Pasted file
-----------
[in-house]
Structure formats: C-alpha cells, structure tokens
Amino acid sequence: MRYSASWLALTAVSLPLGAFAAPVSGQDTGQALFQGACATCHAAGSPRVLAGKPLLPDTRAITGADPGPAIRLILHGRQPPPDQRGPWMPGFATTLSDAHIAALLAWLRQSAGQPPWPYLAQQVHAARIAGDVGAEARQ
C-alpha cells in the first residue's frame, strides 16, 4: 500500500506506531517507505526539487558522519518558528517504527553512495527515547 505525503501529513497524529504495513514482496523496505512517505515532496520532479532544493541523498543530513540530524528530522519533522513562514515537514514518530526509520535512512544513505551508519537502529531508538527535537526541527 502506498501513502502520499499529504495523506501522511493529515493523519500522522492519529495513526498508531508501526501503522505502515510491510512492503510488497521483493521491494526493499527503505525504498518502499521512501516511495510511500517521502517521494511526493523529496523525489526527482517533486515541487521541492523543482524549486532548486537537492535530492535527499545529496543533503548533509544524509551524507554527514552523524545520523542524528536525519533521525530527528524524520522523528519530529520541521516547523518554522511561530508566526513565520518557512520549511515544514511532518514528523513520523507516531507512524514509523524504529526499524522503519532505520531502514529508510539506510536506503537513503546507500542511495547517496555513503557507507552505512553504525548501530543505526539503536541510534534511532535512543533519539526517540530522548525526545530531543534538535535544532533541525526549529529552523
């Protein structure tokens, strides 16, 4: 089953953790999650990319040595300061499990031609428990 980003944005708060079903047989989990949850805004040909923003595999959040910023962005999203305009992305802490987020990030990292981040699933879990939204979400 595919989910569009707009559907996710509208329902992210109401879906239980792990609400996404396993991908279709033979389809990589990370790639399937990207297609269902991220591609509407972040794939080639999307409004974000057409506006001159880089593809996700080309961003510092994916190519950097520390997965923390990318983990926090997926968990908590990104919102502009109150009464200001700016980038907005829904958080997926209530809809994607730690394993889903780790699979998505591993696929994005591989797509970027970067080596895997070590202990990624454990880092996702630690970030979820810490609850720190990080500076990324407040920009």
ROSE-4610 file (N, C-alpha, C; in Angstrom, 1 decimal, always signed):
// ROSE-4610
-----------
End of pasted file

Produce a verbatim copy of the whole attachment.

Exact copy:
[in-house]
Structure formats: C-alpha cells, structure tokens
Amino acid sequence: MRYSASWLALTAVSLPLGAFAAPVSGQDTGQALFQGACATCHAAGSPRVLAGKPLLPDTRAITGADPGPAIRLILHGRQPPPDQRGPWMPGFATTLSDAHIAALLAWLRQSAGQPPWPYLAQQVHAARIAGDVGAEARQ
C-alpha cells in the first residue's frame, strides 16, 4: 500500500506506531517507505526539487558522519518558528517504527553512495527515547 505525503501529513497524529504495513514482496523496505512517505515532496520532479532544493541523498543530513540530524528530522519533522513562514515537514514518530526509520535512512544513505551508519537502529531508538527535537526541527 502506498501513502502520499499529504495523506501522511493529515493523519500522522492519529495513526498508531508501526501503522505502515510491510512492503510488497521483493521491494526493499527503505525504498518502499521512501516511495510511500517521502517521494511526493523529496523525489526527482517533486515541487521541492523543482524549486532548486537537492535530492535527499545529496543533503548533509544524509551524507554527514552523524545520523542524528536525519533521525530527528524524520522523528519530529520541521516547523518554522511561530508566526513565520518557512520549511515544514511532518514528523513520523507516531507512524514509523524504529526499524522503519532505520531502514529508510539506510536506503537513503546507500542511495547517496555513503557507507552505512553504525548501530543505526539503536541510534534511532535512543533519539526517540530522548525526545530531543534538535535544532533541525526549529529552523
């Protein structure tokens, strides 16, 4: 089953953790999650990319040595300061499990031609428990 980003944005708060079903047989989990949850805004040909923003595999959040910023962005999203305009992305802490987020990030990292981040699933879990939204979400 595919989910569009707009559907996710509208329902992210109401879906239980792990609400996404396993991908279709033979389809990589990370790639399937990207297609269902991220591609509407972040794939080639999307409004974000057409506006001159880089593809996700080309961003510092994916190519950097520390997965923390990318983990926090997926968990908590990104919102502009109150009464200001700016980038907005829904958080997926209530809809994607730690394993889903780790699979998505591993696929994005591989797509970027970067080596895997070590202990990624454990880092996702630690970030979820810490609850720190990080500076990324407040920009």
ROSE-4610 file (N, C-alpha, C; in Angstrom, 1 decimal, always signed):
// ROSE-4610